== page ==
Healthy Living: Tips From NFL Players

Everyone wants a healthy lifestyle but some are more willing to work at it than others. If you have ever wondered what the most physically gifted athletes in the world do to extend their longevity in the world’s most violent sport then read on because these are healthy living tips and choices available to all of us. Let’s learn from the pros and live our best and healthiest lives!

Professional football has a high career mortality rate which means the window is short for those gifted enough to reach the pinnacle of the sport, the National Football League. We all know how popular the NFL has become as it monopolizes sports talk shows and creates millions of football widows from September through February each and every year.

Betting on the games has become as mainstream as watching them and anyone can get the best NFL picks provided by the experts in sites like sportsbookreview.com if they do their homework and scour the internet. And while all of that attention to the game reaps huge contracts for the players, the non-guaranteed nature of those contracts allows teams to dump the player and his salary in any year they see fit. The signing bonus is the player’s only guaranteed money regardless of the length of the deal.

Therefore, these superior athletes must keep themselves in peak condition and take great care as to what they consume on a daily basis. Let’s hear from the pros themselves and see if we can’t glean some of these healthy living tips for our own less physically taxing lives.

Tom Brady

Source: people.com

By all accounts, Tom Brady is one of the greatest quarterbacks to ever play the game and many believe he is, indeed, the greatest of all time. But as legendary as his career has been, it is the longevity that is as startling as his many accomplishments.

At the age of 44, Tom Brady is coming off of a Super Bowl championship after his first season with the Tampa Bay Bucs, the only other team he has ever played for after a 20-year tenure leading the New England Patriots dynasty. His TB12 Method has been hailed far and wide but let’s try to cherry-pick a few of his healthy living choices that are possible for people without a personal chef, trainer, and masseuse.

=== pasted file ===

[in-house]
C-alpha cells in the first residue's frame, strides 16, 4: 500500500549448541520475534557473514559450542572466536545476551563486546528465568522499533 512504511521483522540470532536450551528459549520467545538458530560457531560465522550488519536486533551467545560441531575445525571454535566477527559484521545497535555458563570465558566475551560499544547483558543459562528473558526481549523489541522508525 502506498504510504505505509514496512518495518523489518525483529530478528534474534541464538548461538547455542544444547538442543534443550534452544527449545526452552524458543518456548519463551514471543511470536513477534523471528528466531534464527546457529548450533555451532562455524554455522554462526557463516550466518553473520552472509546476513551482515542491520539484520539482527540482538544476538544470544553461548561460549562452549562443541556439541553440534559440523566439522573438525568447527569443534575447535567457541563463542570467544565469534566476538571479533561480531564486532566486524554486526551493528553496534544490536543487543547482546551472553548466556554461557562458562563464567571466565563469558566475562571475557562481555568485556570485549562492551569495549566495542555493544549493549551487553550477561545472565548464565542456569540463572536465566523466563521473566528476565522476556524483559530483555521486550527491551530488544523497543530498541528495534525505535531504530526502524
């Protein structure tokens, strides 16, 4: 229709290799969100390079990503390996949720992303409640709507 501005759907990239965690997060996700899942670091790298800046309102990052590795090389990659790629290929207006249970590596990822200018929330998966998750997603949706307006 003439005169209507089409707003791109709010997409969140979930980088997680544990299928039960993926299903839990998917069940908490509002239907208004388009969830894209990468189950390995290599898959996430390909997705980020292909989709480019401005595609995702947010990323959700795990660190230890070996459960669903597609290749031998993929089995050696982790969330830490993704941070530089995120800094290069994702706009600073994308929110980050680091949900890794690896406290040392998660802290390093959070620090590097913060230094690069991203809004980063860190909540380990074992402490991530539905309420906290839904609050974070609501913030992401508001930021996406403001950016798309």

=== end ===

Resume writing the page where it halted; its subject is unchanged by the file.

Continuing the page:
A positive mental outlook is imperative for a healthy lifestyle and promotes physical wellness. “Each day when I wake up, I can choose what I want my outlook to be,” Tom Brady says. “I realize I’m an active participant in my decision to feel as healthy as possible at all times.”

Hydration is also a cornerstone of the TB12 Method and leads to the all-important pliability Brady repeatedly emphasizes. “The tenderloin is healthy and supple,” Brady explains, “whereas the beef jerky is shriveled and dried out. That beef jerky is what dried muscles look like. “Hydrated muscles are able to be pliable: long, soft, elastic, and primed for performance. Muscles that are dehydrated, like the beef jerky, are tight and brittle — making them incapable of 100% muscle pump function and at elevated risk for acute or chronic injury.”

Julio Jones

Source: thespun.com

The newest addition to the Tennessee Titans, All-Pro wide receiver Julio Jones, has morphed from a fast-food junkie as a rookie in 2011 to a discerning eater as his career progressed. He is closer to the end than the beginning but each year he remains active in the league means mega-money in his bank account.

“Honey Buns, that was my go-to,” Jones said. “I mean, when I first came into the league, I was a young kid eating everything.

“Just hanging out with Tony Gonzalez here, he kind of helped me,” Jones said of the future Hall of Fame tight end. “Tony stayed away from everything. He didn’t eat meats, no beef, no pork, or things like that. I started incorporating that into my diet. I don’t eat fried stuff. I don’t eat red meats. And now with stuff like sugar, I don’t crave it.”

Russell Wilson

Source: seattletimes.com

The Seattle Seahawks quarterback has taken his dietary regime seriously after eating pretty much whatever he wanted when he was younger. Celebrity food coach and nutritionist, Philip Goglia, also works with professional athletes and Wilson is one of his success stories.

“He (Wilson) came in feeling as though he was too heavy and not mobile enough. And he wanted to get his weight down. He was over 225. He felt as though he needed to be leaner and stronger and more agile. And that’s my wheelhouse.”

And you might ask what was the key to Wilson’s diet that took him from 225 pounds and 16 percent body fat to 214 pounds with only 10 percent BMI in a short period of time? Goglia has Wilson eating and snacking nine times each day.

“One of the important things with Russell and the elite athletes is that none of the foods he consumes are inflammatory foods, which means no yeast, no mold, no dairy, no gluten,” Goglia said. “Dairy’s like eating moderately hard phlegm. It adversely affects oxygen. No dairy, no breads — muffins, bagels — nothing that is yeast, mold, and gluten-bound. So, starches are always one ingredient guys like potatoes or rice or yams or oatmeal. If it’s got more than one ingredient in it, he couldn’t eat it.”

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